Cleaning stinks — literally. In fact, janitorial staffs spend a good portion of each day dealing with unpleasant odors. The work may not be glamorous, but it is extremely important and requires a good deal of skill.

Foul odors can lurk behind any restroom door. It’s no wonder cleaning crews devote a lot of time to the fight.

“I’d say 30 percent of our cleaning efforts deal with odor control,” says William Friske, president of Friske Building Maintenance Co., Livonia, Mich. “If odors linger after we clean an area, then the assumption will be that we never serviced that area, no matter how clean it appears.”

There are four steps cleaning crews should follow when eliminating bad odors: find the odor’s source, clean, deodorize, and possibly seal the surface to lock in odor. Knowing these four steps can help with any odor issue.

“Inevitably, clients will ask questions about odor situations that are unique, which you’ve never encountered,” says Jeff Bishop, author of Comprehensive Deodorization. “By recalling these four basic procedures, you can actually sound intelligent while you brainstorm through the situation and arrive at a conclusion that seems logical.”

Step 1: Find the Source
Spraying something sweet in the air, then walking away is not effective odor management. Unfortunately, that’s exactly what many cleaning crews do.

“People don’t want to smell lemons or tulips, they want to smell nothing,” says Marty Shafer, director of Environmental and Guest Services for the University of Iowa in Iowa City.

Smell something fishy? Find the fish. Getting to the source of a bad odor is the key to eliminating it.

When a foul odor is detected, cleaning crews should do a thorough inspection to find the source, either using modern tools (black lights, for example) or the old sniffing method. Once the odor’s source is located, the crew must determine the cause and extent of the problem.

“If there is an odor, it’s because there is something wrong,” Shafer says. “We don’t like to mask odor. That is not my job. My job is to find out what is causing the odor and to get rid of it.”

Step 2: Scrub-A-Dub-Dub
Once the odor source is found, the only way to get rid of it is with a deep cleaning.

The area that causes most odor problems for cleaning crews is the restroom. One reason is that restrooms often have poor ventilation and smelly bacteria thrive in warm, damp climates. Cleaning crews must work with the building’s HVAC professionals to keep good airflow in the restroom.

Soiled surfaces in the restroom should be soaked for 10 minutes with a high-quality enzyme cleaner. Then the area should be cleaned with a disinfectant. To prevent odors, every surface should be cleaned daily with a disinfectant. Areas that often get overlooked include the sides and bottoms of stall partitions, walls and fixtures. Restroom floor mats can prevent urine from coming in contact with floors, but they too must be cleaned and replaced regularly.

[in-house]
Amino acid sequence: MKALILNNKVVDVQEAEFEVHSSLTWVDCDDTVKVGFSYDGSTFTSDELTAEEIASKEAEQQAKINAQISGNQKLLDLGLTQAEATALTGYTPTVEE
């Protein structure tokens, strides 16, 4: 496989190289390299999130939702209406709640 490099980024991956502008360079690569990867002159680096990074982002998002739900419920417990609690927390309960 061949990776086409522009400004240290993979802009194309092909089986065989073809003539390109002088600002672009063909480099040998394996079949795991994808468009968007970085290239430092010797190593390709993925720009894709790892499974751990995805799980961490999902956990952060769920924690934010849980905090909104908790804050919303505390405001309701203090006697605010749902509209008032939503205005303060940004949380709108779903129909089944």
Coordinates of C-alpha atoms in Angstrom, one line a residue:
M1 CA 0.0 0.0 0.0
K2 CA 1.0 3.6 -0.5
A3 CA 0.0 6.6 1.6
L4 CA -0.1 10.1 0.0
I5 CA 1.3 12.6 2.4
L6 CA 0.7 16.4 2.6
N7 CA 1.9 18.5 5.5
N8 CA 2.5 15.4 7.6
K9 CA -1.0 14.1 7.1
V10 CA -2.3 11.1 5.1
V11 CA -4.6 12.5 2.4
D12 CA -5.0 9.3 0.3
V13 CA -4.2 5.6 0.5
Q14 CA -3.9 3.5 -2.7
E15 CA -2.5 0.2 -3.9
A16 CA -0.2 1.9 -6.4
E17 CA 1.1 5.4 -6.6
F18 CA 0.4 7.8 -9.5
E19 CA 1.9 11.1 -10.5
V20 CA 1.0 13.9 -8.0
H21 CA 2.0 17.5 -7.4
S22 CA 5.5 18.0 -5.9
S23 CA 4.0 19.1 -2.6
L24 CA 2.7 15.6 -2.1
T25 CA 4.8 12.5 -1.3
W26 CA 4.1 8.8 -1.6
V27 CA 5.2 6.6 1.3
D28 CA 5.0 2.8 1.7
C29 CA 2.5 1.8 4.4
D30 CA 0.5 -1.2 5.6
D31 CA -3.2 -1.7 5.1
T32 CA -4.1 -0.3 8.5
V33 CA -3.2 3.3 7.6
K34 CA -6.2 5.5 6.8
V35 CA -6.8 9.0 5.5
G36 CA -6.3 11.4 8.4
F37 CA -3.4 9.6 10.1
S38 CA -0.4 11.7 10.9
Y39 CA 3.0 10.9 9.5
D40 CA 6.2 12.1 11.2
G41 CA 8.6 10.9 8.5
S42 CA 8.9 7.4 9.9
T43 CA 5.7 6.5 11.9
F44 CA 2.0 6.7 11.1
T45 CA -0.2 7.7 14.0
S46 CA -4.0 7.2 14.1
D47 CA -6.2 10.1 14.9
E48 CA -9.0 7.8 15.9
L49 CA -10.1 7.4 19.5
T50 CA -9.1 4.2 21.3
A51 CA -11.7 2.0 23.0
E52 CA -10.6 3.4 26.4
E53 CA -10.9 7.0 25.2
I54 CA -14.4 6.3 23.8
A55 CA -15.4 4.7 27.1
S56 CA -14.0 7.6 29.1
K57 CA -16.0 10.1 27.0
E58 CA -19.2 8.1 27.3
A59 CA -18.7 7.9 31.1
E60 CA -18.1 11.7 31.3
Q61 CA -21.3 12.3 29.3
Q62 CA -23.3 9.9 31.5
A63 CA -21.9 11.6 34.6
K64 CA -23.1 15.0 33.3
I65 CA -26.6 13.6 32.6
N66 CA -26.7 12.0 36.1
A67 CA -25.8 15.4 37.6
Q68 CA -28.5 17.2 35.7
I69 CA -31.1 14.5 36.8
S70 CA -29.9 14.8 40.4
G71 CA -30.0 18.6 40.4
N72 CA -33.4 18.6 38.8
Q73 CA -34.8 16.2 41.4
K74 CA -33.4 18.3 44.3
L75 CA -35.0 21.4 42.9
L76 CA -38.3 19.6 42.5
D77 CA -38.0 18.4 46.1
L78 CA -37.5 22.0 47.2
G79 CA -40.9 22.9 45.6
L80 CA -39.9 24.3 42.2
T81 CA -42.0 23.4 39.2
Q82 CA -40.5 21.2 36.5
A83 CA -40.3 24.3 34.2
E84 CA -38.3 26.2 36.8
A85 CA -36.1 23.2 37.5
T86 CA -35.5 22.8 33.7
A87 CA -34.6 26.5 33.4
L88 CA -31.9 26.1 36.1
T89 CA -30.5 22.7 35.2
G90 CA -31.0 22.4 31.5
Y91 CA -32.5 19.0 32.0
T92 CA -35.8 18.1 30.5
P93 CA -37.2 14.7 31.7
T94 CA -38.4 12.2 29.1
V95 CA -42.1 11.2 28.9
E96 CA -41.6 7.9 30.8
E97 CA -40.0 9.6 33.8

The floors should also be mopped daily with a bacterial enzyme disinfectant, which will destroy organisms without ruining grout. Change the mop water often to prevent bacteria in the water. Leftover solution in the mop bucket can be poured down the floor drain to keep it odor-free.

Any area with odor problems should be cleaned in a similar manner. The most important part of the procedure is to thoroughly clean every inch that surrounds the affected area.

Step 3: Deodorize
The final step toward eliminating odors, in most cases, is to deodorize. This replaces the foul odor with a more pleasant scent. The area must be thoroughly cleaned first, otherwise the deodorizer will only temporarily mask remaining odors.

“There are some deodorizers out there that will mask odors for up to 30 days,” says Scott Rendall, owner of Rendall’s Sci-Clean in Brighton, Mich. “Once the deodorizer wears off, you’ll have the problem again. We hear horror stories about cleaners who go clean carpets and put out a deodorizing mask and say the problem is gone. Then 30 days later the smell is back because they haven’t dealt with the source of the problem.”

Deodorizers can be applied in a number of ways — by mopping them onto the floor or spraying them into the air, as time-released spray, and through blocks placed in toilets and urinals that apply enzymes and deodorizers with each flush.

Step 4: When All Else Fails
“At the end of the day, you’ll prevent most odors with regular cleaning and a good HVAC system,” says Shafer.

While this is typically true, there are some cases when odor removal is impractical, too expensive, or requires several treatments over an extended time period. In these rare and severe cases, the final step is to seal the odor into the surface.

For example, it may make most sense to paint over heavily smoked drywall with a sealer or to use shellac on the back of pet-stained carpet.

“Sealing surfaces not only improves their appearance, but it also speeds up the progress of overall deodorization,” says Bishop. “The heavier the residue or the more porous the surface, the more consideration of surface sealing is required. But cleaning always precedes the sealing process, if at all practical.”

A Job Well Done
To ensure successful odor control, Bishop suggests using the “overkill” method. Clean a larger area with more chemicals for a longer time than what you think is necessary, he says.

In the end, what matters most when dealing with odors is to go beyond superficial cleaning to get to the root of the problem.

“The thing we always remember is if we eliminate the source, we’ve eliminated the problem,” says Rendall. “A residual smell means there’s still a source there.”

Becky Mollenkamp is a Des Moines, Iowa-based freelance writer.